I parked in the allocated area and unloaded my scooter. No sooner had I got it out of the van and I was met by a friendly fella asking if this was my Lambretta. Shaun as it turned out to be, had brought his Lambretta along too and mentioned he was waiting for his mate (Jer) to arrive on his TS1 powered Lambretta to take part in the training day. They were planning to build Production Class scooters to compete on this season. I breathed a sigh of relief. Glad to be amongst other scooter riders and jolly nice fellas they are too.
It’s been an awfully long time since I spent any time in a classroom. I spent most of my school years playing truant and honing my pool skills down at the local Greek cafe. Yet here I was choosing to sit in a classroom. How times have changed.
The ACU representative met us with a glum face. “I’ve got some pretty awful news” he said with a somber tone. I thought he was going to tell us someone had died. He continued “The doctor who’s presence is necessary for insurance purposes for the track aspect of the course has phoned to say that he won’t be available today.” Which meant that the track part of the race license course couldn’t proceed… What a bummer! Two days off work, two hotels and a 560-mile round trip for nothing!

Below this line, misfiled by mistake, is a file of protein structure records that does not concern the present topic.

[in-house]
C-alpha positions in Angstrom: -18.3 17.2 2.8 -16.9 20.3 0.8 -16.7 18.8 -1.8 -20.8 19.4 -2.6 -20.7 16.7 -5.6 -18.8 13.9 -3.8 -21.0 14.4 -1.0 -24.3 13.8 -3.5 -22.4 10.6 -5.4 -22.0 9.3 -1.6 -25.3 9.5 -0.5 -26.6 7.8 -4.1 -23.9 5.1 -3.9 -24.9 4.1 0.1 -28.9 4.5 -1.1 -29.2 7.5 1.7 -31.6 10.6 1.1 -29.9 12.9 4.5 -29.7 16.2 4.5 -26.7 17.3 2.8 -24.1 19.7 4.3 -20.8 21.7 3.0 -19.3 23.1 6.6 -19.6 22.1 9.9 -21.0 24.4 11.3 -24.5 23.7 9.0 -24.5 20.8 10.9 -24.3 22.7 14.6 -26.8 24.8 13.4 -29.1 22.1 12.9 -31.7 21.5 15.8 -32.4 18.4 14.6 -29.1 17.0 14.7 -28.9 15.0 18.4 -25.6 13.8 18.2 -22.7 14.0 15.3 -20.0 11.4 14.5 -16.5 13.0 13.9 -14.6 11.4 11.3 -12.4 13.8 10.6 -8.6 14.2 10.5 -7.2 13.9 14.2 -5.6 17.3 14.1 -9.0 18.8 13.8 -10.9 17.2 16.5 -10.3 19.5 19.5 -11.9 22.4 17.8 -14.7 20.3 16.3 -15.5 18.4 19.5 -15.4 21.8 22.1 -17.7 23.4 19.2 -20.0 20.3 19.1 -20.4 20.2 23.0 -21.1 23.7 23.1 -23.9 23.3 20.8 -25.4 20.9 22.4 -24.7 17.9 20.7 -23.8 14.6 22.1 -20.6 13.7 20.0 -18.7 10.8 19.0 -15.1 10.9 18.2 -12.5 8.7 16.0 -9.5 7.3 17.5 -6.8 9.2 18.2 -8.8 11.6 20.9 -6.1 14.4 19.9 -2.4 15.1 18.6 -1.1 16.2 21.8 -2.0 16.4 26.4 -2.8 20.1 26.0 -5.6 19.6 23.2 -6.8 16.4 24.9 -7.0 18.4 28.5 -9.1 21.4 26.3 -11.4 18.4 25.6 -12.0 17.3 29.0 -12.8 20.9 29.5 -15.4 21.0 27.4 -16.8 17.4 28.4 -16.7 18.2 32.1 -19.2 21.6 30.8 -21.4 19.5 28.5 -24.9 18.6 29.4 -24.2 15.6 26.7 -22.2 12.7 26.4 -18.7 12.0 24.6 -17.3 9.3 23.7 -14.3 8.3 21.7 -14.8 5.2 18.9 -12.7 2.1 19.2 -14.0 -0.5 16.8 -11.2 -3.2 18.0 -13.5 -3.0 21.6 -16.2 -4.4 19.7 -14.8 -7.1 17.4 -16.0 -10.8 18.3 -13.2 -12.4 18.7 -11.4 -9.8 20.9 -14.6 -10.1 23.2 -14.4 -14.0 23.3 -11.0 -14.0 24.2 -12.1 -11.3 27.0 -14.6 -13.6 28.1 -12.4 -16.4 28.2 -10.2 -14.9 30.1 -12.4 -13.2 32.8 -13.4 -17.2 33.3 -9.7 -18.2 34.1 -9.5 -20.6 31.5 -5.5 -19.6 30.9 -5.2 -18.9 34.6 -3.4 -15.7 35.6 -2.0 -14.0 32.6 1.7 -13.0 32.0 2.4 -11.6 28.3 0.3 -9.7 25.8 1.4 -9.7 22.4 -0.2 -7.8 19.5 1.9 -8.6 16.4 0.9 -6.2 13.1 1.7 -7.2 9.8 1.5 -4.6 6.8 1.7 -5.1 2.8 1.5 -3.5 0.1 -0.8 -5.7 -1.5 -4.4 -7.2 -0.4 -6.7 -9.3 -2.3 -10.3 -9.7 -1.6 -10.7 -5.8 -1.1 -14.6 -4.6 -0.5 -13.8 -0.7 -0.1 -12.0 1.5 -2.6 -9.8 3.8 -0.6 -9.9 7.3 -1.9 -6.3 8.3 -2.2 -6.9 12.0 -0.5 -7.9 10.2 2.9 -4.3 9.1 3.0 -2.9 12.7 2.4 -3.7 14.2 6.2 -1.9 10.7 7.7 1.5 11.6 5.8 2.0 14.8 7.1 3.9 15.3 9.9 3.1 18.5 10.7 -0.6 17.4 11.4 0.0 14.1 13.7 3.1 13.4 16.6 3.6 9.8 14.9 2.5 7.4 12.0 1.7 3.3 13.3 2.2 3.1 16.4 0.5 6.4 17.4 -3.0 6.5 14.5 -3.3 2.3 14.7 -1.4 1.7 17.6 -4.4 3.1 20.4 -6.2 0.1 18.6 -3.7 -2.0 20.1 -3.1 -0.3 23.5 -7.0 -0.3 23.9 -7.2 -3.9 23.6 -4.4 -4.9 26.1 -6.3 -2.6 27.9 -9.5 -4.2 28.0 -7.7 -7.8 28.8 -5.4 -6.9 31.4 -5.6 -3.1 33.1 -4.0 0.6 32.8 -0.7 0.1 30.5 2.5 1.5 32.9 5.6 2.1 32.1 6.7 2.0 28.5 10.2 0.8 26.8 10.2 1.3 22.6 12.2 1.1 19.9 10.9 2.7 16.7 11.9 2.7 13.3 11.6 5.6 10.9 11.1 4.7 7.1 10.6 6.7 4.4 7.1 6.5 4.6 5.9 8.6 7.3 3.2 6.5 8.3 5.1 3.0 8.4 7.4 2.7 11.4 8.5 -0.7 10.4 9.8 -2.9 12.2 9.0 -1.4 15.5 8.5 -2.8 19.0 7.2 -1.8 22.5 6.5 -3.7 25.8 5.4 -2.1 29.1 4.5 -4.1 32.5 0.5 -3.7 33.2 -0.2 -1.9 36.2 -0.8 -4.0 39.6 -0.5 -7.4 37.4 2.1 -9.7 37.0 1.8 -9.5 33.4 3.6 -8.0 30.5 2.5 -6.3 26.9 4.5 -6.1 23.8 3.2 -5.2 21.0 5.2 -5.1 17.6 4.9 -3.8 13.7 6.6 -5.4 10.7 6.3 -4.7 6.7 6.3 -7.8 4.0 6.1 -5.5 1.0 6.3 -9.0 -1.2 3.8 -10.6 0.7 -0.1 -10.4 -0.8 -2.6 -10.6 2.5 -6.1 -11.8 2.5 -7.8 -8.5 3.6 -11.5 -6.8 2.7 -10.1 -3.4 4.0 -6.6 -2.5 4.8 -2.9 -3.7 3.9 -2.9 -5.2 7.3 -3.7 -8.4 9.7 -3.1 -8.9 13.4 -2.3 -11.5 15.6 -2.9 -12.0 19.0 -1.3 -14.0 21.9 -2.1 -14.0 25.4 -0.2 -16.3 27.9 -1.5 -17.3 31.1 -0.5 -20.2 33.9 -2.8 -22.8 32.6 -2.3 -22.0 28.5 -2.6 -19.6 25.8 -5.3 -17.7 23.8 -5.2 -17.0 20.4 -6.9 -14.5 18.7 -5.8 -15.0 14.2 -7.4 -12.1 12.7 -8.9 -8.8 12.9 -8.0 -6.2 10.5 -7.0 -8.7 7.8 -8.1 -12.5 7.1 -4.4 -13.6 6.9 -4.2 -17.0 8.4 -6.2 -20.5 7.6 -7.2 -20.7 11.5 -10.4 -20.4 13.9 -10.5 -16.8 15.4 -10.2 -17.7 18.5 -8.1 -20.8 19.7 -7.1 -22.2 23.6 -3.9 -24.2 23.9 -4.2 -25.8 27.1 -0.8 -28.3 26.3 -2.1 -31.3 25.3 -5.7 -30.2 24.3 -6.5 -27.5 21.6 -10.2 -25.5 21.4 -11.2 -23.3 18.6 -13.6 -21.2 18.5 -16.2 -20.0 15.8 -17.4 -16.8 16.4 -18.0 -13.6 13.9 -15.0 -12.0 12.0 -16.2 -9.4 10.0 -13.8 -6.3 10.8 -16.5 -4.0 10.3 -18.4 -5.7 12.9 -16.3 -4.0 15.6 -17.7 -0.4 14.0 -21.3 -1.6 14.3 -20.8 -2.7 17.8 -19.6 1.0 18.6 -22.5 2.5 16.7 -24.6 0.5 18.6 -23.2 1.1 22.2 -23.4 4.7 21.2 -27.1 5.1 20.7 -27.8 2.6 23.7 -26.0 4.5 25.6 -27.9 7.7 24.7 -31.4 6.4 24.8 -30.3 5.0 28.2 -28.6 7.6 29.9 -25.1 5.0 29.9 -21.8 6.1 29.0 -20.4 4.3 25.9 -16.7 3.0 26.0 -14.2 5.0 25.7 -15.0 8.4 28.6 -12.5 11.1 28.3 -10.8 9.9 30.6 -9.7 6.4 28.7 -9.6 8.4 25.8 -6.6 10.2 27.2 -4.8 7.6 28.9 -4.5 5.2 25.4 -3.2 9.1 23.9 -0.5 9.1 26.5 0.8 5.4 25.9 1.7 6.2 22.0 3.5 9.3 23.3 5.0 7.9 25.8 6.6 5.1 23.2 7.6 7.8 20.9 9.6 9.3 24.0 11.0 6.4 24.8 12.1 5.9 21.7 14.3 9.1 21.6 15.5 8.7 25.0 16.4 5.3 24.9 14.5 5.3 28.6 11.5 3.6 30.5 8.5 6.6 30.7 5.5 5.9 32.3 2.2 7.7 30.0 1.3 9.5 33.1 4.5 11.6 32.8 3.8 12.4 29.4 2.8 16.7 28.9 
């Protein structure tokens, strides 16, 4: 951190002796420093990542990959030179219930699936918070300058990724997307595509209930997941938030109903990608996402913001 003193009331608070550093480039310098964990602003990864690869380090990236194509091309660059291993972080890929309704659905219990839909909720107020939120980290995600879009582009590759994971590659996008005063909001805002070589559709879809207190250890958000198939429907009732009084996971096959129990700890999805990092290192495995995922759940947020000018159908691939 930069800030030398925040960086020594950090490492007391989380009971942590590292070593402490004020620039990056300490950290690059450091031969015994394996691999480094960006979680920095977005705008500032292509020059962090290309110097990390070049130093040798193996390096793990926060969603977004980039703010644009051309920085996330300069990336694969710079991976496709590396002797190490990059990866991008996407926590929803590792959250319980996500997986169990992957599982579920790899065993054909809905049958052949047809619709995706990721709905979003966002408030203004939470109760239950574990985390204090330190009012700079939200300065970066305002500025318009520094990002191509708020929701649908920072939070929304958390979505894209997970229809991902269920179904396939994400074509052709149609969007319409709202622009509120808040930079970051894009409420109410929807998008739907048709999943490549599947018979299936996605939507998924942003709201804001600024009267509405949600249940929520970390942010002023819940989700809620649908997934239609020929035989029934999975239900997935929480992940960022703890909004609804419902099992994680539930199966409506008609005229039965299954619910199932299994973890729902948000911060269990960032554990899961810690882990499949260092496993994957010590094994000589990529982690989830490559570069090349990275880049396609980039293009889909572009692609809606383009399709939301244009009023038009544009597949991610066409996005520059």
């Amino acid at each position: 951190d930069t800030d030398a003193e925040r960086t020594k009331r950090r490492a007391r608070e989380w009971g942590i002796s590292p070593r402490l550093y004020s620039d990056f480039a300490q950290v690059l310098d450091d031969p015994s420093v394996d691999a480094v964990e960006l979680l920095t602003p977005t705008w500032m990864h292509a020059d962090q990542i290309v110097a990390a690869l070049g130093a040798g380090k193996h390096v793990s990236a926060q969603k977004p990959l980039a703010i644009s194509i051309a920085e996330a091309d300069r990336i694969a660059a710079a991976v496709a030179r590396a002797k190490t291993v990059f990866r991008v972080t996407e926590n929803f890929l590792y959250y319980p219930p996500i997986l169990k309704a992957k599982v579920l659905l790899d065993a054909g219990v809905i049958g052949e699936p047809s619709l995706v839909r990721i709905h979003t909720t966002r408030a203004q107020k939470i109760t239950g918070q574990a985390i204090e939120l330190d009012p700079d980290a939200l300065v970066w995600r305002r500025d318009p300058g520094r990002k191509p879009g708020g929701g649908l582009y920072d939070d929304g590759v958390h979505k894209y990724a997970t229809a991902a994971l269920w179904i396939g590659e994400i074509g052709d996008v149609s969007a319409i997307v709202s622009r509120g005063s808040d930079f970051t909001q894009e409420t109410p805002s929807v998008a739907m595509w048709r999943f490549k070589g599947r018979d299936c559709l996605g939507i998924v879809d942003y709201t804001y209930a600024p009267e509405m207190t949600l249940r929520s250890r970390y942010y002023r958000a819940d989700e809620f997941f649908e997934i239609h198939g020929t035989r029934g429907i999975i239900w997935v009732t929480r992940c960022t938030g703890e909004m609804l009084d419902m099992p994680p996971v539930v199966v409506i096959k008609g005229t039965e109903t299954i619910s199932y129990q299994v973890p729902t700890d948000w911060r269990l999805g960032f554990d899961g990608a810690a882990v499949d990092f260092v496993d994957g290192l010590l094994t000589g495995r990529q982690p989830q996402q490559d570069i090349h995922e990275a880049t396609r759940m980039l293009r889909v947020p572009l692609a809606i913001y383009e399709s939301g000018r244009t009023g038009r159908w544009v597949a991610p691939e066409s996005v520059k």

As it happens the organisers were frantically trying to find another doctor for the lunchtime session. As there was an on-going track day for bikes we were allowed an hour slot of track time during the track day lunch break. It wasn’t looking promising though.
The morning proceeded with a Powerpoint presentation of the general rules, regulations, flag meanings and instruction on track etiquette. The monotone delivery of the training instructor was almost too much to take and if it hadn’t been for the one and only tight pant wearing, fit and attractive young lady sat on my table keeping my attention I would have probably nodded off.
At the end of the morning there was a 20 question multiple-choice test. I got 18 correct answers. I think I lost the information for the other two incorrectly answered questions due to my distraction with staring at the previously mentioned young lady’s arse.
Is there a doctor in the house?